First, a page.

Mine Collaboration Sparks Award-winning Reclamation Project
Five years after the last coal was taken from the Squaw Creek Mine near Chandler, Indiana, more than 162 hectares (400 acres) of warm-season prairie grasses are providing refuge to myriad wildlife and serving as an example of an award-winning reclamation success.
The 3,237-hectare (8,000-acre) mine, a joint venture between Alcoa and Peabody Energy Company, opened in the early 1960s to provide coal to Alcoa's Warrick Operations. As various sections of the surface mine were closed, Alcoa began reclamation activities that resulted in more than 1,619 hectares (4,000 acres) of forestland, fish and wildlife areas, cropland, pastureland, water impoundments, and residential areas.
After the mine closed in 1998, Alcoa began planning its final restoration work. A discussion with the Indiana Department of Natural Resources first sparked the idea of using native warm-season prairie grasses on 162-plus hectares (400-plus acres) of the mine area, which would make it the largest warm-season prairie grass site in the state.
"I recognized the similarities between the Squaw Creek Mine and another Indiana mine that successfully used warm-season grasses on lands with similar soils, slopes, post-mining land usage practices, and surrounding vegetation," said Tim Corn, senior reclamation planning specialist with the Indiana Department of Natural Resources. "I was convinced that prairie grasses, if integrated into the re-vegetation plan as wildlife ground cover, would work well in meeting and exceeding Indiana's reclamation requirements."
Corn adds that warm-season grass usage is not typical in mine reclamation efforts since it requires different management practices than are typically used in his part of the United States. His proposal was met with open-mindedness salted with a healthy dose of skepticism from his Alcoa contacts.
"Kevin Rayburn at Alcoa thoroughly researched the feasibility of using native grasses by interviewing suppliers, farmers, resource specialists, and others and came to the an independent conclusion that prairie grass would fit into Alcoa's long-term management objectives for the property," said Corn. "That was the first win. From the first day the proposal was aired to today, Alcoa representatives have always been open to suggestion and helpful in sharing what they've learned in the process. That's win/win. This reclamation project is also a partnership to restore lands to a higher and better use for wildlife than would otherwise exist and transcends regulatory/permittee relationships that are often exhibited in mine reclamation situations. Win/win/win. A trifecta."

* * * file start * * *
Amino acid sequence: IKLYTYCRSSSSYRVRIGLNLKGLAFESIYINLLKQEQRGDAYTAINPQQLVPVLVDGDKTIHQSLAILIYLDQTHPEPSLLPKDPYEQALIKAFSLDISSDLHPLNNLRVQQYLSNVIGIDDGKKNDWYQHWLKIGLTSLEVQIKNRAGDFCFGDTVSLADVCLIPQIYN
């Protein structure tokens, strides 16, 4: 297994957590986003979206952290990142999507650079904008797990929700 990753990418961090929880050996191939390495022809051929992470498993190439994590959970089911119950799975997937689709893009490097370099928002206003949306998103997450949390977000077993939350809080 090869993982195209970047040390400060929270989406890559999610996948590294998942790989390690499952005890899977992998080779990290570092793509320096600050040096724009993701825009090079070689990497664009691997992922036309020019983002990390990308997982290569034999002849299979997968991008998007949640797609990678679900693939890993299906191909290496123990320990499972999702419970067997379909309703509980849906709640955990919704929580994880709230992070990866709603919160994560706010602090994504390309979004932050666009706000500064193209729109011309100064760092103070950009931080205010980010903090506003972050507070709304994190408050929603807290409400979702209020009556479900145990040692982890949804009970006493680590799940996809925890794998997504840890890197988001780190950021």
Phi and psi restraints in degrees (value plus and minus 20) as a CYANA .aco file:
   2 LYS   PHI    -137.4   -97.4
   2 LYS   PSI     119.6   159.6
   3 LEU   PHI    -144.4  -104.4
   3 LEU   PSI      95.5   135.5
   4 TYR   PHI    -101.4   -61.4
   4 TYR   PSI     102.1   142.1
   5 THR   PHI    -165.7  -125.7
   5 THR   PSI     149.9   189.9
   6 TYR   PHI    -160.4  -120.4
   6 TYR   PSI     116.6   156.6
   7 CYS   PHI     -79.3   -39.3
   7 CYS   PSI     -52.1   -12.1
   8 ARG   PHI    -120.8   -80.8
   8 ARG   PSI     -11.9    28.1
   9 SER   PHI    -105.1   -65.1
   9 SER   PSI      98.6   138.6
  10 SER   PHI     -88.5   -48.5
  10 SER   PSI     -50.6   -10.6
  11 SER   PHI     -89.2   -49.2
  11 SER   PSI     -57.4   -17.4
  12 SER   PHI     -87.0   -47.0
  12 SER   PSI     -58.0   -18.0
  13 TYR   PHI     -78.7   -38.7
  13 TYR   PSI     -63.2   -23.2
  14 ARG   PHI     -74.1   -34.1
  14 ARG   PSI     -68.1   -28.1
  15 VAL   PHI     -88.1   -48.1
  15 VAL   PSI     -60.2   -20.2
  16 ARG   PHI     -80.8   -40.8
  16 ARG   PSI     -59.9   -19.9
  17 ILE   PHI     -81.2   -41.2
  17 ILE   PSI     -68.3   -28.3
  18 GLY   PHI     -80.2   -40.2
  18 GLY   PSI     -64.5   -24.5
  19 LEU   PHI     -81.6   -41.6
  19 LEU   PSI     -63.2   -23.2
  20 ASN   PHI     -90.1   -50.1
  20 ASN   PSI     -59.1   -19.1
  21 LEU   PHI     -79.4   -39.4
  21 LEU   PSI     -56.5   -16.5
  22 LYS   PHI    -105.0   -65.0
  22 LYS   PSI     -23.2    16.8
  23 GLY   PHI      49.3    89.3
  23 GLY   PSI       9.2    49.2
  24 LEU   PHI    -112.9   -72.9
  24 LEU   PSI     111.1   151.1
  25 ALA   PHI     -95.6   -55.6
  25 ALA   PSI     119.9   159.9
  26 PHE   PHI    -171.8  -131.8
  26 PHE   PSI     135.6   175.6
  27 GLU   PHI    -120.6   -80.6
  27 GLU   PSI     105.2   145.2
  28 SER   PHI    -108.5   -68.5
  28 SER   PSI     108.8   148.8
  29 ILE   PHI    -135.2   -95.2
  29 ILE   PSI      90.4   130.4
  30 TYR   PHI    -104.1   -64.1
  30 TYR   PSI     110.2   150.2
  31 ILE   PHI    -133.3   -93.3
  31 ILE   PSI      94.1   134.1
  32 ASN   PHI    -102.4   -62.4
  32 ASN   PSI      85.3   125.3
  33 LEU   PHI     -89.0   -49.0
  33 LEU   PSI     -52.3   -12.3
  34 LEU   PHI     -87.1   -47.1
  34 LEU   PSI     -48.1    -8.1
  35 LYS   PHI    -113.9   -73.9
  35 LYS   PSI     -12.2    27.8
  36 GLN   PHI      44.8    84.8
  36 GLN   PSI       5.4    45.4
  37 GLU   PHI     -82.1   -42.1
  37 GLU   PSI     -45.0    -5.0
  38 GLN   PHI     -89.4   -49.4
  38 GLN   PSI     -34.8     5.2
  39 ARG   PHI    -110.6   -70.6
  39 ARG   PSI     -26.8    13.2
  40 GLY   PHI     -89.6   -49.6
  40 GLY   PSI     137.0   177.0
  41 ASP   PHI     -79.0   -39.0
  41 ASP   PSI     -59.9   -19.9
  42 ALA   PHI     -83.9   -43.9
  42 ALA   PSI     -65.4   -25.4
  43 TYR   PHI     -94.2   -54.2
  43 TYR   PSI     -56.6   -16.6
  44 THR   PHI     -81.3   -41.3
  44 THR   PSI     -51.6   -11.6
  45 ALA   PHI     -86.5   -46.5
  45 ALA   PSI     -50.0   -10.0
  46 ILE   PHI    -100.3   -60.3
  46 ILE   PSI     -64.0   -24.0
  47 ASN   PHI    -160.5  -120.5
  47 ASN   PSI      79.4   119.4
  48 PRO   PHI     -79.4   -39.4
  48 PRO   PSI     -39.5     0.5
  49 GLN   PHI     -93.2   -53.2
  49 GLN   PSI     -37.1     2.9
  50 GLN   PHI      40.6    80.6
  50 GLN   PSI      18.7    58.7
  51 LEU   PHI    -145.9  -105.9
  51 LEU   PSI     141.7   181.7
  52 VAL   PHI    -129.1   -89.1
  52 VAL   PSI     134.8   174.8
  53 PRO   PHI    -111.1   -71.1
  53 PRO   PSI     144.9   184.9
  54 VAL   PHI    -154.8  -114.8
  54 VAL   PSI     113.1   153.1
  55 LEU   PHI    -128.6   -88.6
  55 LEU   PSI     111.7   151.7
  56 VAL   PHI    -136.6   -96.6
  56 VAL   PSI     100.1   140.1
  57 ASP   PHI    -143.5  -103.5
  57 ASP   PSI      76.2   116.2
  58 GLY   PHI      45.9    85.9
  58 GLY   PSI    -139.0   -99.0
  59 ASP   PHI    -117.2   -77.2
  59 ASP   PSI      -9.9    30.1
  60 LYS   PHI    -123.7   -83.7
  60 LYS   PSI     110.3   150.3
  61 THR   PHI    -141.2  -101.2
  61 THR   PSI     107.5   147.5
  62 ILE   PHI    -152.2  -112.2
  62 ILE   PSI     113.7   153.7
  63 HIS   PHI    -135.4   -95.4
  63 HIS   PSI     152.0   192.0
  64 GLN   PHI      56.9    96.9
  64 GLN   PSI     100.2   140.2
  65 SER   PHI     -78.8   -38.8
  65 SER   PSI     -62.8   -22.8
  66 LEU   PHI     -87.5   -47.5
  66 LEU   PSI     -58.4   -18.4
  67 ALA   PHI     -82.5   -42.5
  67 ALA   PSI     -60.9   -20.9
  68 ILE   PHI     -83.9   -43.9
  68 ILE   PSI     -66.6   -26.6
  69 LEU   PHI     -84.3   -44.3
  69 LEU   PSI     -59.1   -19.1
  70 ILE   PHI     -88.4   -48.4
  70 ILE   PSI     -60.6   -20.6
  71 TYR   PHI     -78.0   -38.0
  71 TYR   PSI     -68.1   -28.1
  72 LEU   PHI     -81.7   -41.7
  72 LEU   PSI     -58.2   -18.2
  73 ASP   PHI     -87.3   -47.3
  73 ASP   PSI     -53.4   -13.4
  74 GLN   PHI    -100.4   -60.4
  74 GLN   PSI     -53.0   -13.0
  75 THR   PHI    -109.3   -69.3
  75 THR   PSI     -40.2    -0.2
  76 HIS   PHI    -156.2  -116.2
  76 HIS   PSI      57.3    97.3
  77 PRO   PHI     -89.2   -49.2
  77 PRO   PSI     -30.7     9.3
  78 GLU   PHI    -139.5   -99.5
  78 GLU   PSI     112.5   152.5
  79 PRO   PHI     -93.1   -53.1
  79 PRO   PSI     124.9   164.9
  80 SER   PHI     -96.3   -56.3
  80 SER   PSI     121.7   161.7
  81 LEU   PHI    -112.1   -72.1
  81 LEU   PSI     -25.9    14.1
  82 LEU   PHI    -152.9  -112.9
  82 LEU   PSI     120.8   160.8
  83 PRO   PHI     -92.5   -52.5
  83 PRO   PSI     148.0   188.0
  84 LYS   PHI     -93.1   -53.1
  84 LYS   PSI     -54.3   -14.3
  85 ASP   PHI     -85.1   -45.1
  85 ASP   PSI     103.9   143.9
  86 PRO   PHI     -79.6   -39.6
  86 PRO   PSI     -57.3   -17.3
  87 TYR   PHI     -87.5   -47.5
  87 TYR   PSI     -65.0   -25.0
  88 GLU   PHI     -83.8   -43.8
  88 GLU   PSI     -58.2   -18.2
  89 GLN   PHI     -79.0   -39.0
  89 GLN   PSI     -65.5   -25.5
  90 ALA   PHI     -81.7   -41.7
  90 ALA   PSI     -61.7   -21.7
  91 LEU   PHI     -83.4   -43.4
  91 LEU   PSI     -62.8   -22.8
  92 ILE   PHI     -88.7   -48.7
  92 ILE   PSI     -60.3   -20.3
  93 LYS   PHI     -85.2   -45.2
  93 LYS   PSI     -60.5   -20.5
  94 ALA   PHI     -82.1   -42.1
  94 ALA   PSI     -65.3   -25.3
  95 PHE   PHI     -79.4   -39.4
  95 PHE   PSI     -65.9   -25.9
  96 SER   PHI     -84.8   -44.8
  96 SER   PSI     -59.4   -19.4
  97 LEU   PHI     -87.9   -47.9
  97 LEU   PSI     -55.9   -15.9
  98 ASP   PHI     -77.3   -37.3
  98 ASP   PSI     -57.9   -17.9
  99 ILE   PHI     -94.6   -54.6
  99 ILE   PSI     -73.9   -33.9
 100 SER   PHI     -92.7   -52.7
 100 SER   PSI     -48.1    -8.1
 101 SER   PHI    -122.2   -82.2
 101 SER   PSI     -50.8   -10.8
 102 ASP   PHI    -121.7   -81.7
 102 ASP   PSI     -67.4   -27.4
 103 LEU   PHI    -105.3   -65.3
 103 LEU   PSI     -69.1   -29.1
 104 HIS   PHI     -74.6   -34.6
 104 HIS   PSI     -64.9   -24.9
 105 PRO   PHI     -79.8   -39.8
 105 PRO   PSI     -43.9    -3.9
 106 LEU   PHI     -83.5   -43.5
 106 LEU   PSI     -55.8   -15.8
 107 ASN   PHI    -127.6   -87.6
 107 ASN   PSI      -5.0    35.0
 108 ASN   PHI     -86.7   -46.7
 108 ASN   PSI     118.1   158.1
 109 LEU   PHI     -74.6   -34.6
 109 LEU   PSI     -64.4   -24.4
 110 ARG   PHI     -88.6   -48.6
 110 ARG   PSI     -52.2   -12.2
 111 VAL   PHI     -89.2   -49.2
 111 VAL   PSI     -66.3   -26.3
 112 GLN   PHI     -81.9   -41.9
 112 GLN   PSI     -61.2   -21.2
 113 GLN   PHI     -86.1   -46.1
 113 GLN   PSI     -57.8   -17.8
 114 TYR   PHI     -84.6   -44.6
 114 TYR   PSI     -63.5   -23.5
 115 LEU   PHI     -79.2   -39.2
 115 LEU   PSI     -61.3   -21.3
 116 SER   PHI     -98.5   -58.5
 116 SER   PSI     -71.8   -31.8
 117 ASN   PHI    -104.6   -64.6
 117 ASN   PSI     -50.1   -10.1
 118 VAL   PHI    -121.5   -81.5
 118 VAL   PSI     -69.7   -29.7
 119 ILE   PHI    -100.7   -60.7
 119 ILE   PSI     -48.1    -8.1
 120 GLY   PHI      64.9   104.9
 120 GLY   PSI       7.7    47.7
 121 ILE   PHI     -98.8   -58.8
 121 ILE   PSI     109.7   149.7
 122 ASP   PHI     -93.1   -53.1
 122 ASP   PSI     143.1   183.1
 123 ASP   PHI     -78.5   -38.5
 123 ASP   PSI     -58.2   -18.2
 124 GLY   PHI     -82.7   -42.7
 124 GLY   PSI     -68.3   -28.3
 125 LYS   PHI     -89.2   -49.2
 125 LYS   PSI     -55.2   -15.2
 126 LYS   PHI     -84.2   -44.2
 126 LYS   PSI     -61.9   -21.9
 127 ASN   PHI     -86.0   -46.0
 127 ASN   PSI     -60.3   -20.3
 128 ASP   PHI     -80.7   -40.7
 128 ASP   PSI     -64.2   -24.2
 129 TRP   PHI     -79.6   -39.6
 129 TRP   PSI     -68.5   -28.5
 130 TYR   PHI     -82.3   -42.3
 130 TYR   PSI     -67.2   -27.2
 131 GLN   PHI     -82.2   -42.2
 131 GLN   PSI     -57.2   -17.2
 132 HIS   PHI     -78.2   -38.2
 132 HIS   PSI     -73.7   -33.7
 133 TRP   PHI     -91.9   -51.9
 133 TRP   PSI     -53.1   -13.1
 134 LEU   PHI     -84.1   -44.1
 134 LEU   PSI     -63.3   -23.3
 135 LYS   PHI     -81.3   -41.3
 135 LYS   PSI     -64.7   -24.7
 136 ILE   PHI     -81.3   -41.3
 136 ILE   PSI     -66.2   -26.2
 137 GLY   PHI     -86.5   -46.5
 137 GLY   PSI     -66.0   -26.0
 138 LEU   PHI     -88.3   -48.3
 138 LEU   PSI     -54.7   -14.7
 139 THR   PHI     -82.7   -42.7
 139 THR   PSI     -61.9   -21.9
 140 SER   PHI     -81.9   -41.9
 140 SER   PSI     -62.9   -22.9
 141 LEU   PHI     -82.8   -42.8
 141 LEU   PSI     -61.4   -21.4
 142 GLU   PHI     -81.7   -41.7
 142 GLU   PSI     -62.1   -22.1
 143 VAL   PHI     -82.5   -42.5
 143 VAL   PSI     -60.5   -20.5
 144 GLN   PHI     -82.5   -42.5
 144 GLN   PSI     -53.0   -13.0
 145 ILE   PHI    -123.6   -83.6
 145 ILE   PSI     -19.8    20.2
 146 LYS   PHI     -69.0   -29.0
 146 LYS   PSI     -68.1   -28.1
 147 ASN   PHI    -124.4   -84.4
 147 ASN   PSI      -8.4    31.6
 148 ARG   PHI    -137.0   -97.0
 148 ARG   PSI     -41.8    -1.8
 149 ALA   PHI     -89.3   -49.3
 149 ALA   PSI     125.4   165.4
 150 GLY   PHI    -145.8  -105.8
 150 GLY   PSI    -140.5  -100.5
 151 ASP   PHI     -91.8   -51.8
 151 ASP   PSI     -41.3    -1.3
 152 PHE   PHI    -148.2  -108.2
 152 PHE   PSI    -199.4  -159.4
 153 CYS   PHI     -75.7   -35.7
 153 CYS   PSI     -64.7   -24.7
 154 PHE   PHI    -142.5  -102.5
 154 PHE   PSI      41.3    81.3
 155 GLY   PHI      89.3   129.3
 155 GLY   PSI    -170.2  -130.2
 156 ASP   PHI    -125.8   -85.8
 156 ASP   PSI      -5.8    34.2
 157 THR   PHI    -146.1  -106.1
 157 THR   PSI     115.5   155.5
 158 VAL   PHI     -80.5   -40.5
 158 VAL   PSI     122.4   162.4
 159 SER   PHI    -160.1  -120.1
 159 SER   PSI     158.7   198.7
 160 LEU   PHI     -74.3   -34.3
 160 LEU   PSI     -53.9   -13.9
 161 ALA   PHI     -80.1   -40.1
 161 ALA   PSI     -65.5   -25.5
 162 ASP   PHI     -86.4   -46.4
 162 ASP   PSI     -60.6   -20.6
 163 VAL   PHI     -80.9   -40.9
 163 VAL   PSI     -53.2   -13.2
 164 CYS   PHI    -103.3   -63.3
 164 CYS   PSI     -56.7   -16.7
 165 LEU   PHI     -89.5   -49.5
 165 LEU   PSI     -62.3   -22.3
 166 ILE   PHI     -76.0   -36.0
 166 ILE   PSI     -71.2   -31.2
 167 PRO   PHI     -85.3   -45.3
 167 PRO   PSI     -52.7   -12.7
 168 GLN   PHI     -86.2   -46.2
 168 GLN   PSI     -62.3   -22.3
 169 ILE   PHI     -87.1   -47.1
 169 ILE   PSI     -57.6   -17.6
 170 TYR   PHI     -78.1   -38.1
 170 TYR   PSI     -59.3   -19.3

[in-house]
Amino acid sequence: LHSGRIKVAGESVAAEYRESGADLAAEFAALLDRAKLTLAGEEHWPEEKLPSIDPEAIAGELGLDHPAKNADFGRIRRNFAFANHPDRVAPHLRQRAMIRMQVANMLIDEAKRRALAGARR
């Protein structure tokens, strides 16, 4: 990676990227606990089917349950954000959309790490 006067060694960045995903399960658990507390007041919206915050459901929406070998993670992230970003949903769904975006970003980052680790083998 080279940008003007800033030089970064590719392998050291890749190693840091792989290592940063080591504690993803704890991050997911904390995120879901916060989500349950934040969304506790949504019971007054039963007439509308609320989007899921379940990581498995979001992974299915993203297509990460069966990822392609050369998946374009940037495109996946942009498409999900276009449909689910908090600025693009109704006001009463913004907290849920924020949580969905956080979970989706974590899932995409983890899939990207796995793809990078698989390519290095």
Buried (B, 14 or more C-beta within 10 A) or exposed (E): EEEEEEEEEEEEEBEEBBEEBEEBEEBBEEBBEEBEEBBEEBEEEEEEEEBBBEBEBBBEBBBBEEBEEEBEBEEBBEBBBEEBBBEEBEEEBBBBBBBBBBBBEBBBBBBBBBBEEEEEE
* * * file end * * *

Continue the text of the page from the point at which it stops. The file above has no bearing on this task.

Planting of the warm-season grass areas began in April 2000. Throughout most of the scattered plots, Alcoa used a variety of six native grasses: Indiangrass mix, big bluestem mix, little bluestem mix, switchgrass mix, and Quail Unlimited #1 and #2. Some plots, mostly about 4 hectares (10 acres) in size, contained only one variety of grass so Alcoa could harvest seeds to continue planting other areas. Along an access road, Alcoa planted one-acre plots of every variety so each could be distinctly viewed by organizations interested in evaluating the grasses' performance.
"Representatives of the Natural Resource Conservation Service and the Indiana Division of Soils, along with interns from Ball State and Western Kentucky universities, have viewed these plantings and remarked how effective these areas are as outdoor classrooms," said Corn. "There are limited opportunities to see these species and their growth aspects up close and personal."
Since planting was completed in May 2000, the native grasses have continued to increase ground cover and have produced seed and hay crops. Alcoa harvested approximately 907 kilograms (2,000 pounds) of seed in 2001, but dry conditions in 2002 prevented further harvesting of the expensive seeds. In 2002, hay harvested off much of the big bluestem seeds areas was used for mulch at the Warrick Operations and feed for the plant's 150 cows.
"The establishment and growth of the native grasses planted at Squaw Creek have exceeded even my most optimistic expectations," said Corn. "While my wildlife assessment is only cursory, the numbers and varieties of birds and mammals the property sustains are impressive. Coyotes, deer, rabbits, small mammals, turkeys, hawks, owls, and a host of non-game birds populate the area. All the place needs is some free-range bison and maybe a pronghorn or two."
In spite of its lack of bison and pronghorns, the Squaw Creek prairie grass project received the 2002 Indiana Excellence in Mining and Reclamation Award from the Indiana Department of Natural Resources, Division of Reclamation.